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OVER 80s SET TO REACH NEARLY FIVE MILLION BY 2031

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The population aged 80 and over in the United Kingdom will grow from ...
The population aged 80 and over in the United Kingdom will grow from

2.5 million in 2002 to reach 4.9 million by 2031. Longer-term

population projections suggest a continuing increase for around a

further 20 years, peaking in the early 2050s at nearly 7 million.

This is one of the key results from the most recent population

projections for the UK and its constituent countries. The

projections, made by the Government Actuary, were based on the

estimated population at the middle of 2002 and were published in

December 2003. Detailed results are published today* together with a

full account of the underlying assumptions.

The projections show that:

* The number of older people will increase significantly relative to

the number of younger people, with the average (mean) age expected to

rise from 39.3 years in 2002 to 43.6 years in 2031.

* The number of children aged under 16 is projected to fall by 7.4

per cent from 11.8 million in 2002 to just below 11 million in 2014

and then to rise slowly until the late 2020s.

* The number of people of working age (currently defined as between

ages 16 to 64 for men and 16 to 59 for women) is projected to rise by

3.5 per cent from 36.6 million in 2002 to 37.8 million in 2011.

Allowing for the planned change in women's state pension age from 60

to 65 between 2010 and 2020, the working age population will increase

further to 39.4 million by 2021 and then gradually start to fall.

*National population projections, 2002-based

The Stationery Office.£32.50. ISBN 0 11 621753 7

Available free on the National Statistics website.

* The working population will also become much older. Although little

change is projected in the number of adults under age 30, the 30-44

age group is projected to fall by 11.6 per cent from 13.5 million in

2002 to 11.9 million in 2017 before rising to 12.7 million in the

late 2020s. Conversely, the 45-59 age group is projected to increase

by 15.2 per cent by 2018 before beginning to fall.

* The number of people over state pension age is projected to

increase by 11.9 per cent from 10.9 million in 2002 to 12.2 million

in 2011. Given the change in women's state pension age, the

population of pensionable age will then rise only slightly further

(to 12.7 million) by 2021. However, a faster increase will then

resume, with longer-term projections suggesting that the number over

state pension age will peak at over 17 million in about sixty years'

time.

* The UK population is projected to increase gradually from an

estimated 59.2 million in 2002 to reach 64.8 million by 2031. This is

equivalent to an annual growth rate of 0.3 per cent. Longer-term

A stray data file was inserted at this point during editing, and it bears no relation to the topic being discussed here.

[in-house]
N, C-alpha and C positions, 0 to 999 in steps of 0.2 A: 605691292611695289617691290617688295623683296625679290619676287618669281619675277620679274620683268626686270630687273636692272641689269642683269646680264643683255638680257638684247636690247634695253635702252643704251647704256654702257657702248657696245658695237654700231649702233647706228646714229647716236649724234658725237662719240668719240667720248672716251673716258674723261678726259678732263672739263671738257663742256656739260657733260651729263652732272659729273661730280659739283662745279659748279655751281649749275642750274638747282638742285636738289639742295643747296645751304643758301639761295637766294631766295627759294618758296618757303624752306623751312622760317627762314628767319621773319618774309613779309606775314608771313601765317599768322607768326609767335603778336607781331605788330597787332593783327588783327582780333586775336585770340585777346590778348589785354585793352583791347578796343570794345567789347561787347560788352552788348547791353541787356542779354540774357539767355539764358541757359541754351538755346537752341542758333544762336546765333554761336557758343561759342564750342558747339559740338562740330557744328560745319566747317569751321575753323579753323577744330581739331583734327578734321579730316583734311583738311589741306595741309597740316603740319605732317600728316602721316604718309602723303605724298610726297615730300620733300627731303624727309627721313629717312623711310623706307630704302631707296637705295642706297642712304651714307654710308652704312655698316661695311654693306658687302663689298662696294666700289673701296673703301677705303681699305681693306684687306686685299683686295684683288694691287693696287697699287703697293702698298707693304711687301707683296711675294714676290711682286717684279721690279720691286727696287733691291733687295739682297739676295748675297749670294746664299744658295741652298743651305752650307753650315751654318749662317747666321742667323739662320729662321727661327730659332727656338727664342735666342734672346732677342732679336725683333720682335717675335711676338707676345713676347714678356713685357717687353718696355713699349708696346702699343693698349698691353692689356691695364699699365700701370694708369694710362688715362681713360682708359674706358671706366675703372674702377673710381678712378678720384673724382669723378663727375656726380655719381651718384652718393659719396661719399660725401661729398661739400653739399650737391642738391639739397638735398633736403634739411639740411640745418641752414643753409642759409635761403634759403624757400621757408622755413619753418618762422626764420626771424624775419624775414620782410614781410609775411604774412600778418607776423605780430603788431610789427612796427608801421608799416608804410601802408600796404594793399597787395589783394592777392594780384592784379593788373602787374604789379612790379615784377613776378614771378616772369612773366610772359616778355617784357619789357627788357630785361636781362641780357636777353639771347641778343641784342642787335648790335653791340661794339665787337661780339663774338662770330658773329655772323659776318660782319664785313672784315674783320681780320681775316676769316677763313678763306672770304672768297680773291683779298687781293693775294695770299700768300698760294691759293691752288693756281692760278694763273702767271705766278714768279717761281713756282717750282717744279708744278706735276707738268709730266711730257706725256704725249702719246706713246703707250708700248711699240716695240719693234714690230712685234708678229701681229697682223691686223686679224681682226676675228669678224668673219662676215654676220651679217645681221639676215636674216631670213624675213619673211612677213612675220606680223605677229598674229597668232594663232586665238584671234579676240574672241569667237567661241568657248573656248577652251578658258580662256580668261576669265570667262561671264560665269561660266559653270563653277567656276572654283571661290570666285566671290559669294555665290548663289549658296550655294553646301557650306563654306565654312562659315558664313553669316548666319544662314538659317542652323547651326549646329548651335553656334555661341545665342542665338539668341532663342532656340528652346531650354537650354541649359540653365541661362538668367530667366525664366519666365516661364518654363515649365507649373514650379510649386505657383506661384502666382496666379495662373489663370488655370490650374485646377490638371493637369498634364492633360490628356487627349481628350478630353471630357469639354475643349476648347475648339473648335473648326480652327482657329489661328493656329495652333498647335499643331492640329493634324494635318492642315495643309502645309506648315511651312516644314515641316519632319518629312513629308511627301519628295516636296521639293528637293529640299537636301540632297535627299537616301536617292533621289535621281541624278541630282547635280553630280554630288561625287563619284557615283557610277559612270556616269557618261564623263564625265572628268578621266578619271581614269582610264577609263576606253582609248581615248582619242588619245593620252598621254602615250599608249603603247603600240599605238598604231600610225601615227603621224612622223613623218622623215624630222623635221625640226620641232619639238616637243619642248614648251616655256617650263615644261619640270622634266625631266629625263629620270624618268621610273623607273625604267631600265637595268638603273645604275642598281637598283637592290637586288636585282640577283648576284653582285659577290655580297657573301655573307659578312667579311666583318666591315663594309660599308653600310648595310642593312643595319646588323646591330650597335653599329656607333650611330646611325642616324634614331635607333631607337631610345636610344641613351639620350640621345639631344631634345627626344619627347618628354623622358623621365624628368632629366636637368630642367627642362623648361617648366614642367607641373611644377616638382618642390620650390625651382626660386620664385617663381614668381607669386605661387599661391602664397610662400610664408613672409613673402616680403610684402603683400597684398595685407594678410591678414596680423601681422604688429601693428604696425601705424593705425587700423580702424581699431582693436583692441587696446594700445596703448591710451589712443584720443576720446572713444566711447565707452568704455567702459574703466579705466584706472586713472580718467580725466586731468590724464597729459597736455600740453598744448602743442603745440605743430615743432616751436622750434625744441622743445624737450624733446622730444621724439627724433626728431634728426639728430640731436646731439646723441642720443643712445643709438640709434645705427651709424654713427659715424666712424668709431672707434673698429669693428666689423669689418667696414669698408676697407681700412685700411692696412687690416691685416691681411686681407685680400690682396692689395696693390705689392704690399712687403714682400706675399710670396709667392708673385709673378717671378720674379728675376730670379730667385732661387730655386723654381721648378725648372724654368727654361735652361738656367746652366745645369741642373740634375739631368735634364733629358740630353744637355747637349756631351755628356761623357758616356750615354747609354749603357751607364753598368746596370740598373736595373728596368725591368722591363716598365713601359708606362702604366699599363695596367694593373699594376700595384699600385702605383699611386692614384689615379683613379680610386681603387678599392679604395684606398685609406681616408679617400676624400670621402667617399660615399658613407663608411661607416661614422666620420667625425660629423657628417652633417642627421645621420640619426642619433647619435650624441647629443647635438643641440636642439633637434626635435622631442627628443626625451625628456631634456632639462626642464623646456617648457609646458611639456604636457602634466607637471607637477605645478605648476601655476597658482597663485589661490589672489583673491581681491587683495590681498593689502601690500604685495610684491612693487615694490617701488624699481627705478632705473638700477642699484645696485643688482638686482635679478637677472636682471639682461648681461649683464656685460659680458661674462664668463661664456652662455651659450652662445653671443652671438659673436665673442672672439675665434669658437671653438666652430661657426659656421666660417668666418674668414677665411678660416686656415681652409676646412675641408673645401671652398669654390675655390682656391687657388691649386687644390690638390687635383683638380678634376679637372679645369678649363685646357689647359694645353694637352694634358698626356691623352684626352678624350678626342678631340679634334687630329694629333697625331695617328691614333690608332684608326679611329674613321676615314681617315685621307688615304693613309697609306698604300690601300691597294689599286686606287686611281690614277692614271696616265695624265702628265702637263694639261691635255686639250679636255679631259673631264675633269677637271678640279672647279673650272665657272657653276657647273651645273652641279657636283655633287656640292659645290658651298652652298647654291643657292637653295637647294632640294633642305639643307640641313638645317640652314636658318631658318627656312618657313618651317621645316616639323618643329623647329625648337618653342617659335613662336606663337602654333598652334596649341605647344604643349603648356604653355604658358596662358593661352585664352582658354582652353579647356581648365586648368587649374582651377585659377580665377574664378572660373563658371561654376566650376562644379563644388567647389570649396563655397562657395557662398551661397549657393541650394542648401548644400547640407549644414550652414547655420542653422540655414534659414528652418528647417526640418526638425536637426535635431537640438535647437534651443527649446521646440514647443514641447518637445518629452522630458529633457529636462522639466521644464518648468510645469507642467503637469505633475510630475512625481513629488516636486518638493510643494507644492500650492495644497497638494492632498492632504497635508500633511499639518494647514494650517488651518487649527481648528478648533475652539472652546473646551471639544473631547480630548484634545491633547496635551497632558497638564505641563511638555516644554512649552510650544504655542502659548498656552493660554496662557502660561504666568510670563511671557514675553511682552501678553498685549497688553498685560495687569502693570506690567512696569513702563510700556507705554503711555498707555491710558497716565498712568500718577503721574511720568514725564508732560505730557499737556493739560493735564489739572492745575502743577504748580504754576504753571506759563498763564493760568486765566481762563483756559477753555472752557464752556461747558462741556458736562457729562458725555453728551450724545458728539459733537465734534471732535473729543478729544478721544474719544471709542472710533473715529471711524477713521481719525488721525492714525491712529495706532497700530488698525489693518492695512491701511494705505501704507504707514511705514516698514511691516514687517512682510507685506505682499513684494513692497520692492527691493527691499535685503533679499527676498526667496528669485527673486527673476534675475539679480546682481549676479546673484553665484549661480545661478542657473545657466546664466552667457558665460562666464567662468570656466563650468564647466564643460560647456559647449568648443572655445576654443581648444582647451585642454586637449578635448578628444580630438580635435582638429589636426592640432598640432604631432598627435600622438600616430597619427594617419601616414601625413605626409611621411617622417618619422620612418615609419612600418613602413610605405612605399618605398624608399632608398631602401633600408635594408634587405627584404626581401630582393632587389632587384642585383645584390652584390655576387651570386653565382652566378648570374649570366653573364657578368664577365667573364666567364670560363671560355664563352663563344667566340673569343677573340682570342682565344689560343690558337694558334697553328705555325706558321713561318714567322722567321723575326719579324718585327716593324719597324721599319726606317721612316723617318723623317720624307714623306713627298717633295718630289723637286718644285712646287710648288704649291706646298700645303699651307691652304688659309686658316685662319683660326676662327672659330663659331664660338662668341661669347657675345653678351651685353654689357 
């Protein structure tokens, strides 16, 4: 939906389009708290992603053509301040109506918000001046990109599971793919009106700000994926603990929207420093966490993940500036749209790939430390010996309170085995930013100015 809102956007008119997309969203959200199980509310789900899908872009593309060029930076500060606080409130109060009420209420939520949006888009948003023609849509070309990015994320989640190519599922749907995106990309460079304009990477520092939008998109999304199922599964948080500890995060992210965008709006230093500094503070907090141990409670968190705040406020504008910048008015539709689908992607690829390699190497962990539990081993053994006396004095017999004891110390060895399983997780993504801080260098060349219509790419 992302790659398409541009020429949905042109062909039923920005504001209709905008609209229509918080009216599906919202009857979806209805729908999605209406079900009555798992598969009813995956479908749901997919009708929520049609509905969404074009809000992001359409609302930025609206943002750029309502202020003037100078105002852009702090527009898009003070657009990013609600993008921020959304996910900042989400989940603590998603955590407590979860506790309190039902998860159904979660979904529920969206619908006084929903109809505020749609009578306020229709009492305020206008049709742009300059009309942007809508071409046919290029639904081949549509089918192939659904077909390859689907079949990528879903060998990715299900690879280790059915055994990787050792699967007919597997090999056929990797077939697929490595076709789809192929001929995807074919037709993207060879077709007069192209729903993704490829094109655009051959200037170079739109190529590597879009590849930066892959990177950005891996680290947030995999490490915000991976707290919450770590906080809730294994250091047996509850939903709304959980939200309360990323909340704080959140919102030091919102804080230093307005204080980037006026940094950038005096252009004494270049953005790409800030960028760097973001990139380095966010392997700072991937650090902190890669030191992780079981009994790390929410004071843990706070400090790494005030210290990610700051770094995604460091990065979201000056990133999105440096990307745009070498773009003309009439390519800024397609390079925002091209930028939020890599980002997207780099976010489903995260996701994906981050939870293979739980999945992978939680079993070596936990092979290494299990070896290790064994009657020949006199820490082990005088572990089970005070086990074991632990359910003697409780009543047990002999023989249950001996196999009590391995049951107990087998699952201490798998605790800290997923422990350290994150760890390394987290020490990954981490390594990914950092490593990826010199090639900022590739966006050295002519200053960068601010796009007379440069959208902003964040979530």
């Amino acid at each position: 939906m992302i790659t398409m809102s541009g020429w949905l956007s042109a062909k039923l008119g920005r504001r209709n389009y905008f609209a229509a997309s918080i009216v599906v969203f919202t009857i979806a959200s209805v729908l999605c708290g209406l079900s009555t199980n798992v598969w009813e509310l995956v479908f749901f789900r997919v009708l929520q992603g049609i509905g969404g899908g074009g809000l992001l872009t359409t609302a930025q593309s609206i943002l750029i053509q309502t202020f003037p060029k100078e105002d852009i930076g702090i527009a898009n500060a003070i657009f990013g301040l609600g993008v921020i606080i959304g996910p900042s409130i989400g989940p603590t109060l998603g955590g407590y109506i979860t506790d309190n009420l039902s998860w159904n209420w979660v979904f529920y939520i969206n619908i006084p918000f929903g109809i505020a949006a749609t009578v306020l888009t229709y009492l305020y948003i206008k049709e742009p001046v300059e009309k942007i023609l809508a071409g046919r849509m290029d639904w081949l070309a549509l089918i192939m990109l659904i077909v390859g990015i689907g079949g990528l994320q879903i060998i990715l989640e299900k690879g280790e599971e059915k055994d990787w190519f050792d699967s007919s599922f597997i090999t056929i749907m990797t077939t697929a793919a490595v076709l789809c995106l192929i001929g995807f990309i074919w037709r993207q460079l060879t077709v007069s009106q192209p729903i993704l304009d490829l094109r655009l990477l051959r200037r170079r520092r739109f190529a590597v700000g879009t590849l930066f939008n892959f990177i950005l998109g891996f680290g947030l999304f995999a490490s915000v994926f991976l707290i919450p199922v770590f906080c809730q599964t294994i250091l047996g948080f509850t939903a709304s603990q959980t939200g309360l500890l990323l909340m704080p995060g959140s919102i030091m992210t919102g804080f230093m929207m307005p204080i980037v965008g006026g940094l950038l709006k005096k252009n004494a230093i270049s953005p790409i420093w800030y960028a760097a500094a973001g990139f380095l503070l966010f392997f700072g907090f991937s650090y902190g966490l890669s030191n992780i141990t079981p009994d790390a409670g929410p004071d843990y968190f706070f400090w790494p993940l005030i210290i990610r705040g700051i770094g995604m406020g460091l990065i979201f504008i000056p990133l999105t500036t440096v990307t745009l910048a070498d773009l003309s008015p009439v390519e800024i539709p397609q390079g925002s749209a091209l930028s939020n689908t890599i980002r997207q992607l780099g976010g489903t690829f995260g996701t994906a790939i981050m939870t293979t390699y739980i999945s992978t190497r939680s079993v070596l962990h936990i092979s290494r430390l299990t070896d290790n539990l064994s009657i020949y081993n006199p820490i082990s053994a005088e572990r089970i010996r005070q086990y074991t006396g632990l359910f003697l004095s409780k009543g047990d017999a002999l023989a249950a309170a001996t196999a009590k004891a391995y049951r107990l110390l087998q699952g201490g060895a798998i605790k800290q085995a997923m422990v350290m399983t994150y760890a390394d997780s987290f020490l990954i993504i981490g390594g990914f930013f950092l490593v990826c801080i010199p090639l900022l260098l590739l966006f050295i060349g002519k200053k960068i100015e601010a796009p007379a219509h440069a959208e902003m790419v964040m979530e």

projections suggest the population will peak around 2050 at over 65

million and then gradually start to fall.

* Due to differences in past and present demographic patterns, and

those assumed for the future, projected trends differ for the four

countries of the United Kingdom. A small decline in the population of

Scotland is projected to continue from 2002, while the populations of

Wales and Northern Ireland are projected to peak in around 30

years time and then start to fall. The population of England is still

projected to be rising at 2040, but at a low rate of growth.

BACKGROUND NOTES

1. The Government Actuary's Department (GAD) produces national

population projections for the United Kingdom and its constituent

countries at the request of the Registrars General for England and

Wales, Scotland, and Northern Ireland. The assumptions used are

agreed in consultation with the statistical offices of the four

constituent countries.

2. A new set of projections is normally made every second year, based

on a full-scale review of the trends affecting the underlying

assumptions about fertility, mortality and migration. The next full

set, scheduled for issue in October 2005, will be based on the

estimated population at the middle of 2004. However, ONS will be

publishing revised population estimates for England and Wales on 9

September 2004. Consequently, GAD will be producing an interim set of

UK national population projections, based on the population at the

middle of 2003, on 30 September 2004. See

http://www.gad.gov.uk/news.asp?nid=628 for further details.

3. The main focus of the projections is on the period to 2031.

Longer-term projections to the year 2042 for the individual

countries, and to 2072 for the United Kingdom and Great Britain only,

are also available. However, the further ahead the projections go,

the greater is the degree of uncertainty.

4. Summary data on the 2002-based national population projections

were previously published in an ONS/GAD First Release on 18 December

2003 and in an article in Population Trends 115, the Spring 2004

issue of the ONS quarterly journal. Full details of the 2002-based

national population projections for the United Kingdom and

constituent countries were published on the GAD website

(www.gad.gov.uk) on 18 December 2003. National Population

Projections: 2002-based gives detailed results and a full account of

the underlying assumptions.

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